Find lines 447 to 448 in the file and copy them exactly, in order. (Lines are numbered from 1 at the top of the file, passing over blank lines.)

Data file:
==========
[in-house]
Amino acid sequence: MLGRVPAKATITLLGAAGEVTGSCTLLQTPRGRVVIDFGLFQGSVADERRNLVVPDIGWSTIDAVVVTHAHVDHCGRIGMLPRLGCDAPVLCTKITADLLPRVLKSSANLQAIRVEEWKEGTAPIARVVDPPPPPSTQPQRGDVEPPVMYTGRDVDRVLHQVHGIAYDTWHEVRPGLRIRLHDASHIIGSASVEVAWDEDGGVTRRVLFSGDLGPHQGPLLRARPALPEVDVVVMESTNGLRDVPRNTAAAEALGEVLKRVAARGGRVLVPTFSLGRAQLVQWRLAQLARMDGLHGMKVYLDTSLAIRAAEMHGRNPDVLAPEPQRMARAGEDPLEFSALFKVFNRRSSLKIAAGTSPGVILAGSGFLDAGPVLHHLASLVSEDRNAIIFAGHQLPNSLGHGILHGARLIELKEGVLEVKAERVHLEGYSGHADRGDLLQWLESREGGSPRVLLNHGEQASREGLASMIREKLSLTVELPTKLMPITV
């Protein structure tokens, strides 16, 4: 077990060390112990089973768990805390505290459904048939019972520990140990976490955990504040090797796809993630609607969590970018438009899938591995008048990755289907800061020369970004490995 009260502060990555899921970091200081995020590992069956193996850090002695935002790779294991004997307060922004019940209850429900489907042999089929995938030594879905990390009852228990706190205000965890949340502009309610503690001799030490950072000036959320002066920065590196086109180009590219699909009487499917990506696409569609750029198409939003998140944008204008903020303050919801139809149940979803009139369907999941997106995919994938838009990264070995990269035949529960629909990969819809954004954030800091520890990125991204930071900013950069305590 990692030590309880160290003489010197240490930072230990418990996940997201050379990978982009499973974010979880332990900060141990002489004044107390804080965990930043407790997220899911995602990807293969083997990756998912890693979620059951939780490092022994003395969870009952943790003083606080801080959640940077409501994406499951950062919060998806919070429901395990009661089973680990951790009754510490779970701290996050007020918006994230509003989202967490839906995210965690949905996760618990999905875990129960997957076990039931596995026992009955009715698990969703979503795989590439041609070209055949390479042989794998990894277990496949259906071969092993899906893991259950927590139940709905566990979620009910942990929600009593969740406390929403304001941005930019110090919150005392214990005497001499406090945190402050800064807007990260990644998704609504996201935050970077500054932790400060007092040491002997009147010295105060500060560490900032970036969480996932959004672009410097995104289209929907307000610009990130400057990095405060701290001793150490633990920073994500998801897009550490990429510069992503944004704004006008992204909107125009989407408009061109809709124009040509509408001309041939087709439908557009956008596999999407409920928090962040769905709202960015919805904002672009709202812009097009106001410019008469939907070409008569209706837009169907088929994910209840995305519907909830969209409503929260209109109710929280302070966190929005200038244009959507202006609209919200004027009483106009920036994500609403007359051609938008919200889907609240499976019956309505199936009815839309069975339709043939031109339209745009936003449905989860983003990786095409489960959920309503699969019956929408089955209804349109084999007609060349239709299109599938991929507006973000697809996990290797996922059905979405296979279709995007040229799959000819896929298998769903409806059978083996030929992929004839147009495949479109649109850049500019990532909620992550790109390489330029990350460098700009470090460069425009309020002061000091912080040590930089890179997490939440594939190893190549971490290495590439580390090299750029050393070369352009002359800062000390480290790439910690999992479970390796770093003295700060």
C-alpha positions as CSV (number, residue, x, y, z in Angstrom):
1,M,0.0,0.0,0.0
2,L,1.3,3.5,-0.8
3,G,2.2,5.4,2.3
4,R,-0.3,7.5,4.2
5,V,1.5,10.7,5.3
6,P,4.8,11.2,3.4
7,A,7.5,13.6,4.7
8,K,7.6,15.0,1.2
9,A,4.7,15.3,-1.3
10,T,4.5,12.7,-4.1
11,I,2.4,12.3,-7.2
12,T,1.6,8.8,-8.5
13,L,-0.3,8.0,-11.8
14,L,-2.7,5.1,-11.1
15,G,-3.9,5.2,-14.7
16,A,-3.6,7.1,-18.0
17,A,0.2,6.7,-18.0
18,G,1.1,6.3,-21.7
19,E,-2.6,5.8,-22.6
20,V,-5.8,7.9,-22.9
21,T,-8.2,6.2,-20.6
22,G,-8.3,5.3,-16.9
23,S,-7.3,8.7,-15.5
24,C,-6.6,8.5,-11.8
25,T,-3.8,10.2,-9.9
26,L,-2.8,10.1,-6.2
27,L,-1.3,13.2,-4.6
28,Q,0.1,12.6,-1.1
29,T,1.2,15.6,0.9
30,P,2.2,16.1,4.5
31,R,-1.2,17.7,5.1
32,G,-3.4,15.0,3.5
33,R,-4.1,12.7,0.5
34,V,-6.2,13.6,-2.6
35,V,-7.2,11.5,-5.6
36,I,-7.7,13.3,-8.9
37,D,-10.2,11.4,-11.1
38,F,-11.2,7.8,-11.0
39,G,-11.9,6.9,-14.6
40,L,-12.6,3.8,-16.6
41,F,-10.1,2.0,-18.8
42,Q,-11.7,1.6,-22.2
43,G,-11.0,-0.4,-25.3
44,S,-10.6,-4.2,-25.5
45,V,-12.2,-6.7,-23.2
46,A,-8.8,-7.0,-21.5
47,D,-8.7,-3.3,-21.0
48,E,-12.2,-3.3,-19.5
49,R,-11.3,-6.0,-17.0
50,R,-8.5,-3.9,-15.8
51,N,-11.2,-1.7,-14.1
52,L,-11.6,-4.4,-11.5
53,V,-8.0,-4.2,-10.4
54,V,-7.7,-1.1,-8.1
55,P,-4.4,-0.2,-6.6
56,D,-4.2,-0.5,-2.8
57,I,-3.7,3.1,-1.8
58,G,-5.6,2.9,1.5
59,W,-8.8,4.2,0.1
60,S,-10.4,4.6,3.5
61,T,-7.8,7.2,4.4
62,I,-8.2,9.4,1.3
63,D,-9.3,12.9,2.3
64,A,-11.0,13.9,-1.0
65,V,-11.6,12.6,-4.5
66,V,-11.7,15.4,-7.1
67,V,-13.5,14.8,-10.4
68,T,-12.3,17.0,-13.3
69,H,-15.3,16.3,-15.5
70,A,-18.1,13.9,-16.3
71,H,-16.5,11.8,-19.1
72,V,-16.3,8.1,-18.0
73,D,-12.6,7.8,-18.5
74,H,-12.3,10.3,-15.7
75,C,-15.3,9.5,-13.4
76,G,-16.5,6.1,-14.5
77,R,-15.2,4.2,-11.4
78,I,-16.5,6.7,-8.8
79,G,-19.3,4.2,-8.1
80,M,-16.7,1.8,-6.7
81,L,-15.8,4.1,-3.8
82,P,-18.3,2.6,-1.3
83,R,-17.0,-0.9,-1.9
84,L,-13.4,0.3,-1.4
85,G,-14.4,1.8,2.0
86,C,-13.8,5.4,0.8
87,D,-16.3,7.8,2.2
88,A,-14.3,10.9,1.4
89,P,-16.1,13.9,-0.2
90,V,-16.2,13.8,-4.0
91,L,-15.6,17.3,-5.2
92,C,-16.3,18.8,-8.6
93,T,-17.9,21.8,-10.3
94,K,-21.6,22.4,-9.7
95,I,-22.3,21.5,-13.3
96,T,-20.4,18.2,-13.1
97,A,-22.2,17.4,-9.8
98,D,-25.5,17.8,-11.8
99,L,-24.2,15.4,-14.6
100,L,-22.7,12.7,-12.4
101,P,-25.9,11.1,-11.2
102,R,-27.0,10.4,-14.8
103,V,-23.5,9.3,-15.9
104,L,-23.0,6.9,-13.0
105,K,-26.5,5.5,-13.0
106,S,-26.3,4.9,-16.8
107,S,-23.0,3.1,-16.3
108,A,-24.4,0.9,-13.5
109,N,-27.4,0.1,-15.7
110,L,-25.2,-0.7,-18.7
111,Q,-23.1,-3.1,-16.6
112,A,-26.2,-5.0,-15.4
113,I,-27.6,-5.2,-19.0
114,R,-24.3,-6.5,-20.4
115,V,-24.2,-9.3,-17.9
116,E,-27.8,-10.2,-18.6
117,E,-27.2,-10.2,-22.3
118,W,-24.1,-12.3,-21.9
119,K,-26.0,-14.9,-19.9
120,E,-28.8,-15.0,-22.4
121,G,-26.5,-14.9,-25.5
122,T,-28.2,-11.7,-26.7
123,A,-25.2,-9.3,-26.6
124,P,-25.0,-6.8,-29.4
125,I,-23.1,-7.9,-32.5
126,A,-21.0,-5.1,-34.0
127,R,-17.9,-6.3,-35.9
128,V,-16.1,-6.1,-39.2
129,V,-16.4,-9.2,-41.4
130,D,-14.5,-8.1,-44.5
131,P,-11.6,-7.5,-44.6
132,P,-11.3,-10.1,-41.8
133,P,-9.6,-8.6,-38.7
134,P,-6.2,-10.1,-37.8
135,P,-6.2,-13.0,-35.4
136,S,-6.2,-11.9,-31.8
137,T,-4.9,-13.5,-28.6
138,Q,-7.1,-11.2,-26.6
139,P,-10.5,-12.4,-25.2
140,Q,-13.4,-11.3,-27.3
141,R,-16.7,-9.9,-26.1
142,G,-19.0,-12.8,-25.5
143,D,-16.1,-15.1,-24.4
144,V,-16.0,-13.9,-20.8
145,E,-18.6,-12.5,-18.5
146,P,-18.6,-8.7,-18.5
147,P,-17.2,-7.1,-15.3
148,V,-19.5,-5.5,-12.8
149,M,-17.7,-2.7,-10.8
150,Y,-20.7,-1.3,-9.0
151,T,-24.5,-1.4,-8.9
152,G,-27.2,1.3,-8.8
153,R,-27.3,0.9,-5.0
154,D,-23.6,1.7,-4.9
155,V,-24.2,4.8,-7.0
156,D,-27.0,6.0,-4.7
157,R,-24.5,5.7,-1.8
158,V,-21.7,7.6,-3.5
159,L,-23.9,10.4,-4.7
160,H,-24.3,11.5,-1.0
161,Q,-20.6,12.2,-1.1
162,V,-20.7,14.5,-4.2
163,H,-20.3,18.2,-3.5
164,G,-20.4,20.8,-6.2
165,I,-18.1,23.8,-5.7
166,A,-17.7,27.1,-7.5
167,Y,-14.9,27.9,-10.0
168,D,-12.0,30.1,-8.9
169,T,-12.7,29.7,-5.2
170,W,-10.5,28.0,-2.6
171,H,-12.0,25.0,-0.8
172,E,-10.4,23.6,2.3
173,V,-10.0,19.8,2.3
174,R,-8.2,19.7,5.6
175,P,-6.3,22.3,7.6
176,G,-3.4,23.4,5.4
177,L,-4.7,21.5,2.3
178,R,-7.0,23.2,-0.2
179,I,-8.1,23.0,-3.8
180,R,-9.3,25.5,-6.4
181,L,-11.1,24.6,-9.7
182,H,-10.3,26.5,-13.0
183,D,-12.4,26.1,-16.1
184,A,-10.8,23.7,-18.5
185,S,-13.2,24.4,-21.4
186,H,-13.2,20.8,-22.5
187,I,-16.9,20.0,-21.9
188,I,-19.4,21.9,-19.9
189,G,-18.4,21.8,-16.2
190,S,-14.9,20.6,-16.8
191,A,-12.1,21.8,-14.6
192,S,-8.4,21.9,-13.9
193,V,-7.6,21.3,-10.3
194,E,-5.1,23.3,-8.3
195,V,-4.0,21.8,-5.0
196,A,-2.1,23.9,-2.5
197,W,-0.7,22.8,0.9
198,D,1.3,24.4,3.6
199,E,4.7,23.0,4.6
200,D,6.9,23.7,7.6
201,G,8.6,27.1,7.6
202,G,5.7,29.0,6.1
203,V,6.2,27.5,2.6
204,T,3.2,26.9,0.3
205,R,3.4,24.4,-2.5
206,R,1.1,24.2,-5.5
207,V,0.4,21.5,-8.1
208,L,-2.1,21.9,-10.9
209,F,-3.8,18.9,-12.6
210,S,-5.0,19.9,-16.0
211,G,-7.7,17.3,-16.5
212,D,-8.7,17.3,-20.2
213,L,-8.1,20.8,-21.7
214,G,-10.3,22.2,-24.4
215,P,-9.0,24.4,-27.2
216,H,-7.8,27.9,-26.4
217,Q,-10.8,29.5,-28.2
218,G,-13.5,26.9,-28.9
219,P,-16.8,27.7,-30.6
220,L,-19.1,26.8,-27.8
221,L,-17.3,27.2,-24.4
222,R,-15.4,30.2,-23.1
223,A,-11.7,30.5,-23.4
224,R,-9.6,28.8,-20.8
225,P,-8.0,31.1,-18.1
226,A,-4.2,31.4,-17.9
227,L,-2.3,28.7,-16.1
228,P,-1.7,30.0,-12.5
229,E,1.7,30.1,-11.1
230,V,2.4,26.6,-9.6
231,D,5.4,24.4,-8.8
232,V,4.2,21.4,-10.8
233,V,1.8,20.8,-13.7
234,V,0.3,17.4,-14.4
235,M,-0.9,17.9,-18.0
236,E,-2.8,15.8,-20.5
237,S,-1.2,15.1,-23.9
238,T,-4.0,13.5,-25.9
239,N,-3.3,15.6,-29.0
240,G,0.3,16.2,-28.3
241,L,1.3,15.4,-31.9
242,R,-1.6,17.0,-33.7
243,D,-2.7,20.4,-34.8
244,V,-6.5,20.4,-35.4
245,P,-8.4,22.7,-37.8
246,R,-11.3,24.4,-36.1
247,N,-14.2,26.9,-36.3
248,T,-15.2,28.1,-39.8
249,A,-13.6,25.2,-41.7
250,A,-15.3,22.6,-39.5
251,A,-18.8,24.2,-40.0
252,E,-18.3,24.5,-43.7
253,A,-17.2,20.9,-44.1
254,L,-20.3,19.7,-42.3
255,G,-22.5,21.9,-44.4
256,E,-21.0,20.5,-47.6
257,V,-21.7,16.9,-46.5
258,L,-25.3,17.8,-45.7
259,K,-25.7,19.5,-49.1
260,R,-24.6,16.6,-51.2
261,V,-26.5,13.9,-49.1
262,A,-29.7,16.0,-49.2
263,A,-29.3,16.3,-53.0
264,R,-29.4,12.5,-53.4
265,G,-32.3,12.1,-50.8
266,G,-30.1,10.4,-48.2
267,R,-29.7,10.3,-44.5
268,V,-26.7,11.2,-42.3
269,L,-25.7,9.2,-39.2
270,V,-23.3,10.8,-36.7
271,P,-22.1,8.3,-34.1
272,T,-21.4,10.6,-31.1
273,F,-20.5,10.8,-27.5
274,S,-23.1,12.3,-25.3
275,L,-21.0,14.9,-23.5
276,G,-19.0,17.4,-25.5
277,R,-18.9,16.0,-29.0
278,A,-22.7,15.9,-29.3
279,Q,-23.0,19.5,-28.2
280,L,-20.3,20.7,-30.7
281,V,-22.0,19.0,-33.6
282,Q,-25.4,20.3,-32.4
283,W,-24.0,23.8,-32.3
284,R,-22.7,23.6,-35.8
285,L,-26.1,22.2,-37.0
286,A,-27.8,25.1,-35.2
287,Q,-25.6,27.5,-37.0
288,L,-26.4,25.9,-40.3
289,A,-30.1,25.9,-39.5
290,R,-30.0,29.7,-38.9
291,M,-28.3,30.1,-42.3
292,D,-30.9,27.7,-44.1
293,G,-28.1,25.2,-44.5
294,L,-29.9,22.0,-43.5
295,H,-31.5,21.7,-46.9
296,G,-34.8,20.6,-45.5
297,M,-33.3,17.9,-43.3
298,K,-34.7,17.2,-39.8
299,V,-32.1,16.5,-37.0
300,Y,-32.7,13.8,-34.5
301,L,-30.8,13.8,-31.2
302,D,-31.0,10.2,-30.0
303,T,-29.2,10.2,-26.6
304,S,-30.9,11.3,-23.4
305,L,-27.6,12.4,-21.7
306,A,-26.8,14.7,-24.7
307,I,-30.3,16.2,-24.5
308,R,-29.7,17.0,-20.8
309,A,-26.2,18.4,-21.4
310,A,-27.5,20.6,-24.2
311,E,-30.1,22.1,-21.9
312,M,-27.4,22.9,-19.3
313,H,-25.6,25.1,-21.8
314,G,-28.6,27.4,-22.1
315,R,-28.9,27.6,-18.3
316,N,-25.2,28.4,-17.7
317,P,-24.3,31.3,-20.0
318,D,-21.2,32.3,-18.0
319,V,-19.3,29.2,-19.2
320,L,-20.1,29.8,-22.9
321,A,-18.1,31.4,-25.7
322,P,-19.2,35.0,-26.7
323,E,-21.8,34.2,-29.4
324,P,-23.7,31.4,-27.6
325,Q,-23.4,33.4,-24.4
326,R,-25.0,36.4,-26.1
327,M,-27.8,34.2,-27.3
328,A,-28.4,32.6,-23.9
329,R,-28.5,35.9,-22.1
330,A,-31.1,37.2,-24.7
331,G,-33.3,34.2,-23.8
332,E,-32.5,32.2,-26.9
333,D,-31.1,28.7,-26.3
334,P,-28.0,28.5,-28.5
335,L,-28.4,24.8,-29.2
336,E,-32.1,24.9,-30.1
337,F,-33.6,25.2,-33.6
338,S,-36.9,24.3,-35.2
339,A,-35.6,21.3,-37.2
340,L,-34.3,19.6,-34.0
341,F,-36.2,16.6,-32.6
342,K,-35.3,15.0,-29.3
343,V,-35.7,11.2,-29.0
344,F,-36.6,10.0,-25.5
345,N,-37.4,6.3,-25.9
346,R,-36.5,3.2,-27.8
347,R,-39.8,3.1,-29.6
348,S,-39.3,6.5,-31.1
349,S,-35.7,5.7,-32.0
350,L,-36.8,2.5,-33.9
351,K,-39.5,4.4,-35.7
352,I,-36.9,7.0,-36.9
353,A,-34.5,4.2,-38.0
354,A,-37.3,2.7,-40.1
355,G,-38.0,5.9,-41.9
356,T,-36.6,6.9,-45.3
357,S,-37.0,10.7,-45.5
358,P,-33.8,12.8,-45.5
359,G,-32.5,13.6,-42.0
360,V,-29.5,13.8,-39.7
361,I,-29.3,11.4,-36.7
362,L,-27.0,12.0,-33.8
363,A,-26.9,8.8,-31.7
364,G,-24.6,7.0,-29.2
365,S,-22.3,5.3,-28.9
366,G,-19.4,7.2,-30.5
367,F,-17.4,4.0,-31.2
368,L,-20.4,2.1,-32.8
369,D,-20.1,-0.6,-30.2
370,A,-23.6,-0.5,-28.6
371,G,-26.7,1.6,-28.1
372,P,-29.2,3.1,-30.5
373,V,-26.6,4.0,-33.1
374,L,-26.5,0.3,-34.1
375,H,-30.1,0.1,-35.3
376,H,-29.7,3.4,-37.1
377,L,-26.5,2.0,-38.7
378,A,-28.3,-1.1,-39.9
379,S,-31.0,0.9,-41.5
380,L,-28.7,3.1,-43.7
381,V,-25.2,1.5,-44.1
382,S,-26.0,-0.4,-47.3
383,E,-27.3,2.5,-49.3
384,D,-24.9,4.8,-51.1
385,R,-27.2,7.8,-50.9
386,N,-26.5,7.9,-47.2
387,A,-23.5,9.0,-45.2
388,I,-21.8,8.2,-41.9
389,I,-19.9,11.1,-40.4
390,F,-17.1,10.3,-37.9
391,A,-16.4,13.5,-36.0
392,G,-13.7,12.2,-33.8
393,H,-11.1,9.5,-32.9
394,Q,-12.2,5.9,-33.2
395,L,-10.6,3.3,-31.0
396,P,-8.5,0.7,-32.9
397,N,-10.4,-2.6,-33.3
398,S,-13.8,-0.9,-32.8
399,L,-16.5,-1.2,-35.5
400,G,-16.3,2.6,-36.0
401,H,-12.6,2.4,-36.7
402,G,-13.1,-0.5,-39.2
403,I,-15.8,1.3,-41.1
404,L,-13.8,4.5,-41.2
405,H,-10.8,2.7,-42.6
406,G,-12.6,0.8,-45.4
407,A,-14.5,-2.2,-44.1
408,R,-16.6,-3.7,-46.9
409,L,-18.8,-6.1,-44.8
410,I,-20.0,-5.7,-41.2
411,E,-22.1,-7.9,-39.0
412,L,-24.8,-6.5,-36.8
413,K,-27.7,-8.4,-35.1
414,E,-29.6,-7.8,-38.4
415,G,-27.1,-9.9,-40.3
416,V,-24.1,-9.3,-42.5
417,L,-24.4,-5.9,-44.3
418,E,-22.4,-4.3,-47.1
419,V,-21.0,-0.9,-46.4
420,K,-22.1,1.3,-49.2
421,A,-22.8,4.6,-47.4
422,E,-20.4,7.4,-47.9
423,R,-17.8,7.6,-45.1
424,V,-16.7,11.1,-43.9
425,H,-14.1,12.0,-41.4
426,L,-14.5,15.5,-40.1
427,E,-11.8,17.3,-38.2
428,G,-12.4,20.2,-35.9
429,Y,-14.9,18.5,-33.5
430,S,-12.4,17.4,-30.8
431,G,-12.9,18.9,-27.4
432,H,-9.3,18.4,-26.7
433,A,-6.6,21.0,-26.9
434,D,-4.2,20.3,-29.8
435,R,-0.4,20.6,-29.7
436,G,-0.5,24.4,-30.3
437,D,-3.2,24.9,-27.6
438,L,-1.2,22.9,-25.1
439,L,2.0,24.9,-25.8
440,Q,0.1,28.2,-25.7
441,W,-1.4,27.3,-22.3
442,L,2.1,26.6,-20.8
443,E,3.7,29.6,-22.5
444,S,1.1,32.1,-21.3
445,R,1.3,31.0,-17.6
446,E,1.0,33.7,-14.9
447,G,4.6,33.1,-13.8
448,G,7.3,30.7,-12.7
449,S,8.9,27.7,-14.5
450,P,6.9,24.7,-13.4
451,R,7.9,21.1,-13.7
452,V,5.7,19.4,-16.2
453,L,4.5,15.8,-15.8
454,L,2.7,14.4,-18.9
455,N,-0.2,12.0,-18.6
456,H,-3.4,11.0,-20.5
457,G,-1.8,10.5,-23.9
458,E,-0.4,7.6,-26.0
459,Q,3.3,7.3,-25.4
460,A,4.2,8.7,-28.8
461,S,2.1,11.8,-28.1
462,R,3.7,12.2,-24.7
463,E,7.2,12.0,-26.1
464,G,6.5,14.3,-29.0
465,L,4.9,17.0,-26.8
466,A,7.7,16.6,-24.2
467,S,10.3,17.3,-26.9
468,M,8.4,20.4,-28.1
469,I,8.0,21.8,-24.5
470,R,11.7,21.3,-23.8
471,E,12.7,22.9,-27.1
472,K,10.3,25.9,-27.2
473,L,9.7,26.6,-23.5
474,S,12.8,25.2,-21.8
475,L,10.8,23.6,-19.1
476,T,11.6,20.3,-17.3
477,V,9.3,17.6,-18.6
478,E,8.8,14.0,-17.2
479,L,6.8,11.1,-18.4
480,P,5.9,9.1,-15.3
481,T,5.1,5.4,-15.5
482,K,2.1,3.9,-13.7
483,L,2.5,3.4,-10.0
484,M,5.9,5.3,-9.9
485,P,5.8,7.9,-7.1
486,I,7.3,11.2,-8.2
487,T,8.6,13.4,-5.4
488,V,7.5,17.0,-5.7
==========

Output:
443,E,3.7,29.6,-22.5
444,S,1.1,32.1,-21.3